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Still I Will Follow

“I've seen a rich man beg I've seen a good man sin

I've seen a tough man cry

I've seen a loser win and a sad man grin

I heard an honest man lie

I've seen the good side of bad and the downside of up

And everything between

You know where it ends, it usually depends on where you start.”

"What It's Like"


I have a memory of being in South Sudan before it was South Sudan. At that point it was Sudan, and Christians, along with others who were not of the Muslim faith, were attempting to defend themselves from the onslaught waged against them by the radical and fundamentalist Islamic regime in Khartoum.

To be honest we were having a miserable time. It was a tough assignment. The looming issue was the lack of water. All water had to be pumped through a filter and then boiled in order to make it potable. The temperatures in the blazing sun each day would climb to an unbearable 115°. One member of the team had become so dehydrated that we had to get him on a plane to Nairobi where he could get the medical attention that he desperately needed.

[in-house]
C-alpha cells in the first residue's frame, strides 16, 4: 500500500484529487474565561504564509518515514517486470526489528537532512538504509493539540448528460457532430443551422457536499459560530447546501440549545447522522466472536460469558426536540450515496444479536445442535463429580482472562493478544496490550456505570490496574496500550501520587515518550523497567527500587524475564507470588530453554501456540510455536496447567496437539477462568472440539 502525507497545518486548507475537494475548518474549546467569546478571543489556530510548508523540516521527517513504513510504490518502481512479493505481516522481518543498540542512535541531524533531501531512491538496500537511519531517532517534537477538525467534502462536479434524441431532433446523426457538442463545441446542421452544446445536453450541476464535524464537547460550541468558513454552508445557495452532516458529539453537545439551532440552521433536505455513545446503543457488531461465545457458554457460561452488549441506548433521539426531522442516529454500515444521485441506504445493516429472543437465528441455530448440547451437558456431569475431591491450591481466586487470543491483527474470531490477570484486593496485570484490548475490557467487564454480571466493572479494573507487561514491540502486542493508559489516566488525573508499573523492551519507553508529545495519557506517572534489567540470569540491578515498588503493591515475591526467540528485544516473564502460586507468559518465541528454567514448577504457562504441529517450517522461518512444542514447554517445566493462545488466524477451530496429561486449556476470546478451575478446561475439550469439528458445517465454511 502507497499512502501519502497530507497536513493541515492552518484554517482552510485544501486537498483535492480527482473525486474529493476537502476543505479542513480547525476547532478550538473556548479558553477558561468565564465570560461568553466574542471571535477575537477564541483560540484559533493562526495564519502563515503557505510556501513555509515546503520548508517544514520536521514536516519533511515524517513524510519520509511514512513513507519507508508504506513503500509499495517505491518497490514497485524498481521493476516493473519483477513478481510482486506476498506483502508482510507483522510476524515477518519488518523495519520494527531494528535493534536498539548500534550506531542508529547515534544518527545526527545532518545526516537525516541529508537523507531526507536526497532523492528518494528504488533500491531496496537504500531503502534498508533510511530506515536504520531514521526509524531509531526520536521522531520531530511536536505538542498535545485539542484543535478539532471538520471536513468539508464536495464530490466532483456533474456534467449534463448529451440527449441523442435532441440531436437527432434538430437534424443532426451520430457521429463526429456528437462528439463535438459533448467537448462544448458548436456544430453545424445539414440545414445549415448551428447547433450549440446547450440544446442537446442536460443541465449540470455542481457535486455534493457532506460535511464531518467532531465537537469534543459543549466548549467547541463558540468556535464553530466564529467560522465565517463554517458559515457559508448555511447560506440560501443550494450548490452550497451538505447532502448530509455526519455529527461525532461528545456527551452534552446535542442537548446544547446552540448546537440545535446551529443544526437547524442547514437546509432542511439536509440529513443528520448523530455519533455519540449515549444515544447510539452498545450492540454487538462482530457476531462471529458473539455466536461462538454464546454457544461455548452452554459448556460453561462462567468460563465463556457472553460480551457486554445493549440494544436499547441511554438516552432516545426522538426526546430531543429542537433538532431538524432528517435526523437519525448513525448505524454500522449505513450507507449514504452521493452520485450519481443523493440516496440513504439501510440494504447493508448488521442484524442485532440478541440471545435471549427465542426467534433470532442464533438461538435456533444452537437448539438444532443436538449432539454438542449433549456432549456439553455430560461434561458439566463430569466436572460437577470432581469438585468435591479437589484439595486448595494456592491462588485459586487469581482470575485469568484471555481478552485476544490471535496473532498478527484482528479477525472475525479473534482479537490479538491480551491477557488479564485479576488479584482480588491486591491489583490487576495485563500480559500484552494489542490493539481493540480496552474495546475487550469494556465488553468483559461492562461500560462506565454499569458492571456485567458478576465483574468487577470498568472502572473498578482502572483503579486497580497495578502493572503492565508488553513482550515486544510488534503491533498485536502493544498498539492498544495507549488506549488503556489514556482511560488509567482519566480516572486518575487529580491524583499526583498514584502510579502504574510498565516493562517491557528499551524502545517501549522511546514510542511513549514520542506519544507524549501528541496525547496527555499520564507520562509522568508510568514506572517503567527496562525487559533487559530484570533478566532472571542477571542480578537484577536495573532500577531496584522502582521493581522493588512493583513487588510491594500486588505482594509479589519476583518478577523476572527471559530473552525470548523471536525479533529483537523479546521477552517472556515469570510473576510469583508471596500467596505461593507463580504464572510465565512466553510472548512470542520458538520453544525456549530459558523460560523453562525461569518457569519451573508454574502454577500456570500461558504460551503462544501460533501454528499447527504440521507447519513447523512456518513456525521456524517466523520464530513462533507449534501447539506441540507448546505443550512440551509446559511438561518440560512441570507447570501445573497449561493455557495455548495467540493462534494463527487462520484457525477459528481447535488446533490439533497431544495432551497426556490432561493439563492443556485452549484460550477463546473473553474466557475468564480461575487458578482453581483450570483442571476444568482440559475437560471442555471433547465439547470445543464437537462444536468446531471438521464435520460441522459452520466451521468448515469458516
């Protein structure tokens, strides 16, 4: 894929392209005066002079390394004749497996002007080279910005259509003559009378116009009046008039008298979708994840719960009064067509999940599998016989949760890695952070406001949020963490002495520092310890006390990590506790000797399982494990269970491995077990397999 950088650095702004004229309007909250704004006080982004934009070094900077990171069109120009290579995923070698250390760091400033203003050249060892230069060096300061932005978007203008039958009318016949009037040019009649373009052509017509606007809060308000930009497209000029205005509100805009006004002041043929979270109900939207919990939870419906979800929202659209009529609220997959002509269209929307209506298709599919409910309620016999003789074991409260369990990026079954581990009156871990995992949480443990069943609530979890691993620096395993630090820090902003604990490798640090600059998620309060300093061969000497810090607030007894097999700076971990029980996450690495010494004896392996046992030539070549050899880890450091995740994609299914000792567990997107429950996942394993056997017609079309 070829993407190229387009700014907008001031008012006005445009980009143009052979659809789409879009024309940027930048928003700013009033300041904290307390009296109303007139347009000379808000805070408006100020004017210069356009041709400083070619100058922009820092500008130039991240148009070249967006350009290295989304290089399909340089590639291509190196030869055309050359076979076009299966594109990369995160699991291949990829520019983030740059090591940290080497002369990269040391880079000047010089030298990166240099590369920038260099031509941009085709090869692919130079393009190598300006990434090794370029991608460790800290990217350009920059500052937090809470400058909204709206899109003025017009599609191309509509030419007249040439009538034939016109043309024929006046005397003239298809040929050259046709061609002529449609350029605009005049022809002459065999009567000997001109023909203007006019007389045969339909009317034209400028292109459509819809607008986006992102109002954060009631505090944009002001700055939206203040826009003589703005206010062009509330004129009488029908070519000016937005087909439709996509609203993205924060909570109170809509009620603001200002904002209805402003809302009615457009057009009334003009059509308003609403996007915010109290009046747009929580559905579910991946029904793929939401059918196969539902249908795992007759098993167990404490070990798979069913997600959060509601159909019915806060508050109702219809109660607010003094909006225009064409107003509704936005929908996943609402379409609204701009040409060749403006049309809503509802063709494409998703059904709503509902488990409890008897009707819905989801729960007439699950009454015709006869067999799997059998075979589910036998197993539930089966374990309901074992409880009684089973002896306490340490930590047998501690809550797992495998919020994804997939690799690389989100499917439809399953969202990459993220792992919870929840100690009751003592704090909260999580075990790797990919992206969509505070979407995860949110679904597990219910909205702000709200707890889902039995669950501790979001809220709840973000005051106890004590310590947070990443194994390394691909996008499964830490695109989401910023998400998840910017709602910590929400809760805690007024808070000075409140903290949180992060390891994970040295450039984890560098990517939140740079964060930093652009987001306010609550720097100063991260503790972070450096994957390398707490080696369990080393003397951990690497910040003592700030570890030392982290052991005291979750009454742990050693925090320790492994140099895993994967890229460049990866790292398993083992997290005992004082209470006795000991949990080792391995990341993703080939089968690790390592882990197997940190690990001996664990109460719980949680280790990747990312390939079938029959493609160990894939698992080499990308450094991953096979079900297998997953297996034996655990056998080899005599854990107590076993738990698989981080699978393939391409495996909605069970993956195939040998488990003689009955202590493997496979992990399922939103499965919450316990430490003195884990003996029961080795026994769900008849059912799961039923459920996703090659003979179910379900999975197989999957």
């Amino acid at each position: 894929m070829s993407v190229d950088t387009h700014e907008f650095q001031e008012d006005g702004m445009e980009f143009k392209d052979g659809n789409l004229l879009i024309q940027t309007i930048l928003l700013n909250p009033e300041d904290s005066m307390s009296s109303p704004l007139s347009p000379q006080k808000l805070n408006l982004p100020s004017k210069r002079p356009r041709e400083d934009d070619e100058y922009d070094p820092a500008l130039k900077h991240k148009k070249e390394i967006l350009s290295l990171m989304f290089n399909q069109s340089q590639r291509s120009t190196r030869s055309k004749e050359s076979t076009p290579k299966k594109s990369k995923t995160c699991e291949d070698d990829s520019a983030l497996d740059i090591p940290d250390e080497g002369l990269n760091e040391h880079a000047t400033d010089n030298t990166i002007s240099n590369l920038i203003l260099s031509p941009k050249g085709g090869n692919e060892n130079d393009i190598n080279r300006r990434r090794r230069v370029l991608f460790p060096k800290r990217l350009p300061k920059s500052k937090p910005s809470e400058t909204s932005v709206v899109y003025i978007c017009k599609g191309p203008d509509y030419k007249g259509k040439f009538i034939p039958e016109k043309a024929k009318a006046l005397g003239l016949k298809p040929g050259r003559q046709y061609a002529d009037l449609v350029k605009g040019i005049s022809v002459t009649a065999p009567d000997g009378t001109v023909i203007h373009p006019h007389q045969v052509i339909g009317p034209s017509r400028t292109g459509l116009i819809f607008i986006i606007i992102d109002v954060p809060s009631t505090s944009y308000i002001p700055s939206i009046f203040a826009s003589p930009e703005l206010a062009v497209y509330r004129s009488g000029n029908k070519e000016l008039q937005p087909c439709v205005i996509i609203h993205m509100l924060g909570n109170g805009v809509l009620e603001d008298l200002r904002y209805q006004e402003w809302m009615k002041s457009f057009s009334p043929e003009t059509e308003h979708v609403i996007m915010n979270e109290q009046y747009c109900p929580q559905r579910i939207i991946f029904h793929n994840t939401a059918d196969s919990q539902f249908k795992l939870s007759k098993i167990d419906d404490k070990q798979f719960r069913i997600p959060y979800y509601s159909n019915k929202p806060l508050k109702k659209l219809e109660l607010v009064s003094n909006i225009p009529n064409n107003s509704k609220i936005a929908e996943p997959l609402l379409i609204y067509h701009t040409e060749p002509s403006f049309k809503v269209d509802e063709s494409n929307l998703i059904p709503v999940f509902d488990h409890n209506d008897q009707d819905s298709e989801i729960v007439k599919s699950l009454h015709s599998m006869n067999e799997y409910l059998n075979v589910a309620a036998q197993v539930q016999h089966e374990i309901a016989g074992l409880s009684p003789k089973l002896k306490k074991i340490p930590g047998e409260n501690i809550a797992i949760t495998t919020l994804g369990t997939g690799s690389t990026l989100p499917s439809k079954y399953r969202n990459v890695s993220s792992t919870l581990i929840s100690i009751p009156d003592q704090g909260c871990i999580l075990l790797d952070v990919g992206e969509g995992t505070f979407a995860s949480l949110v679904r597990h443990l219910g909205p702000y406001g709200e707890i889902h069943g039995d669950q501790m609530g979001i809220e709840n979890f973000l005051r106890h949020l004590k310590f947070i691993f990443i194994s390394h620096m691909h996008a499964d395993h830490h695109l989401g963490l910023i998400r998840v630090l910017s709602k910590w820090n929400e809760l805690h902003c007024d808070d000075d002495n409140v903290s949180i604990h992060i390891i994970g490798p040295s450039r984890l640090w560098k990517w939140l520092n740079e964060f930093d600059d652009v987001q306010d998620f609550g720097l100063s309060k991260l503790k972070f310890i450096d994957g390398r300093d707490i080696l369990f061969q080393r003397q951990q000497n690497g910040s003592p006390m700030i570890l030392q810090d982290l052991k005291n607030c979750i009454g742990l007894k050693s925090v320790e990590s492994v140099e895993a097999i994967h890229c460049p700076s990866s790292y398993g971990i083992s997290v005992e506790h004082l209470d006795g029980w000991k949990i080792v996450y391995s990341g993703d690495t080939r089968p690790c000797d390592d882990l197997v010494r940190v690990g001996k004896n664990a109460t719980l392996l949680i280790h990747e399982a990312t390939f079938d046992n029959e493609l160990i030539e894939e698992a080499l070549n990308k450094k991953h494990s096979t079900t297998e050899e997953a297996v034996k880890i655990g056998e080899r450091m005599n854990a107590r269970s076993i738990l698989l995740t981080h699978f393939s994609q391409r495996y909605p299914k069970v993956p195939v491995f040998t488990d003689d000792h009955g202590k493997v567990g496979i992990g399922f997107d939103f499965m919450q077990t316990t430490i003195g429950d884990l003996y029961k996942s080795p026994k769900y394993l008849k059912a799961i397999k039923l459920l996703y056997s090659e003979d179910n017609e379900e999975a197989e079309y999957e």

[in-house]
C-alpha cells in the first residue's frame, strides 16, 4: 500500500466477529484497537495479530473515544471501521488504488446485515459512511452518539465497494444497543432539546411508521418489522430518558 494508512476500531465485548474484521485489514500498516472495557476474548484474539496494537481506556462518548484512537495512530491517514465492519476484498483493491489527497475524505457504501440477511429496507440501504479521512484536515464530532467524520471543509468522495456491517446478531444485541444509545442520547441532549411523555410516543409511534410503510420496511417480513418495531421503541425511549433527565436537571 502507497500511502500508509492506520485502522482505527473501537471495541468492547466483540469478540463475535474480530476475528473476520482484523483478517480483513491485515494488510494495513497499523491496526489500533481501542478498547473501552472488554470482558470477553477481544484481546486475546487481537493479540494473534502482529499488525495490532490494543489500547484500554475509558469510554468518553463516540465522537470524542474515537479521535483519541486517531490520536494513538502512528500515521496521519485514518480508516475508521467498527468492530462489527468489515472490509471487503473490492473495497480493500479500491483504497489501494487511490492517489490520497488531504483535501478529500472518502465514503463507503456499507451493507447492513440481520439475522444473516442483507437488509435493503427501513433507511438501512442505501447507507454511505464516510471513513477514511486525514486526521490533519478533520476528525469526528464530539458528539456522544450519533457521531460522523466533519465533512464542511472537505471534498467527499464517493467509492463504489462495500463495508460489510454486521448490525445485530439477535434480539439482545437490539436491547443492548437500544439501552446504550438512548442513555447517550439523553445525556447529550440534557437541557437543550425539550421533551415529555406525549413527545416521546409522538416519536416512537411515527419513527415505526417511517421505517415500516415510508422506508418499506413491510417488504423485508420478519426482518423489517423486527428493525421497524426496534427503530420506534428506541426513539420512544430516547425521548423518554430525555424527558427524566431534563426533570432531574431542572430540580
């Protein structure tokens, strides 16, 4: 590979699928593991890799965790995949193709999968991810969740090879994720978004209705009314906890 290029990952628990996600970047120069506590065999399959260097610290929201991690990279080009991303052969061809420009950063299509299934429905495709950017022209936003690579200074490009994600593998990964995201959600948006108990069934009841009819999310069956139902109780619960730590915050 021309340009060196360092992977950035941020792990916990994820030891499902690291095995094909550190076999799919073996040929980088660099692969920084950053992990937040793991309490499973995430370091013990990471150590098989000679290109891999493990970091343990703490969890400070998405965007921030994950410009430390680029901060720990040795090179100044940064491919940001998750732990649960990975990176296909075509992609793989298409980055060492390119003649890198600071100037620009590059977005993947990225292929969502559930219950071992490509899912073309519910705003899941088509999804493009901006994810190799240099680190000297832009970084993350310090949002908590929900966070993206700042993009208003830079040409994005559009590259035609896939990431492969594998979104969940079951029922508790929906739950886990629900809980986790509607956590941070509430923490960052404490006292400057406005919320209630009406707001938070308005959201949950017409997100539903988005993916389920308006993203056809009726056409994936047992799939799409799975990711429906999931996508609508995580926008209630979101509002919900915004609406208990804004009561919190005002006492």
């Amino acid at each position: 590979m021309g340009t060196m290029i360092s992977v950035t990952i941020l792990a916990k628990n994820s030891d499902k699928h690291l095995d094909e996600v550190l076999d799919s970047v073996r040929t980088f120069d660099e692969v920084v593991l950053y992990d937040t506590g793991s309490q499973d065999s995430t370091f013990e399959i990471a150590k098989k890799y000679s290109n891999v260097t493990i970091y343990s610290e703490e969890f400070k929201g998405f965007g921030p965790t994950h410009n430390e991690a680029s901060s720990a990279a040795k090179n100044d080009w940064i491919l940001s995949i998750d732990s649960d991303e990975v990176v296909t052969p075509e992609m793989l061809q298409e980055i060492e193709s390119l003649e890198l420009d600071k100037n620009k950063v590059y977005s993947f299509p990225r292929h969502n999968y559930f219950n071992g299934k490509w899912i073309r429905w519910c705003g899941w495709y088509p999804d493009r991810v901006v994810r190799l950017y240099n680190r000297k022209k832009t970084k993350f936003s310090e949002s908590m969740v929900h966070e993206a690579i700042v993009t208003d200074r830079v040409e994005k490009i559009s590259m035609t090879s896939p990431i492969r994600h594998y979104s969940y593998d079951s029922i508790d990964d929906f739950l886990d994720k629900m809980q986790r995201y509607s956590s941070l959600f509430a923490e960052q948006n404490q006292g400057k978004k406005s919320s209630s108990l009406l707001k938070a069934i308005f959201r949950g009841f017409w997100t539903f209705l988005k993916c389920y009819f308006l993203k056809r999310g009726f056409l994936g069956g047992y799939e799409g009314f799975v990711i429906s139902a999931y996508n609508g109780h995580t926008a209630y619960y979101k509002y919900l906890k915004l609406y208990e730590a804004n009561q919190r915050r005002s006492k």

It seemed that it could not get much worse, but it did.

I stood with the Bishop who represented the area and together we watched as the plane evacuating my buddy, The Train, took off. We headed back to our makeshift compound which wasn’t fancy, just a couple of tents really. I began to get the equipment to go collect water and start the filtration processes. The water was a pretty long walk away. As I gathered our equipment, I heard gunfire and then the sounds of soldiers marching, chanting their war songs.

Word came to us that we were surrounded by fighting. In one sense this came as no surprise because I could hear it. At another level it was shocking because we were a few kilometers from the front. This created the burning question: who are they fighting? As things began to unfold, I learned that they were fighting a neighboring village.

This made no sense! They were fighting those who were on the same side of the war as they were. They were even fighting people from their own tribe. With the enemy looming just a few clicks away, they had turned on each other.

Thinking this was crazy, I looked to the Bishop asking, with some emotion, “What are they doing? Why are they fighting each other?”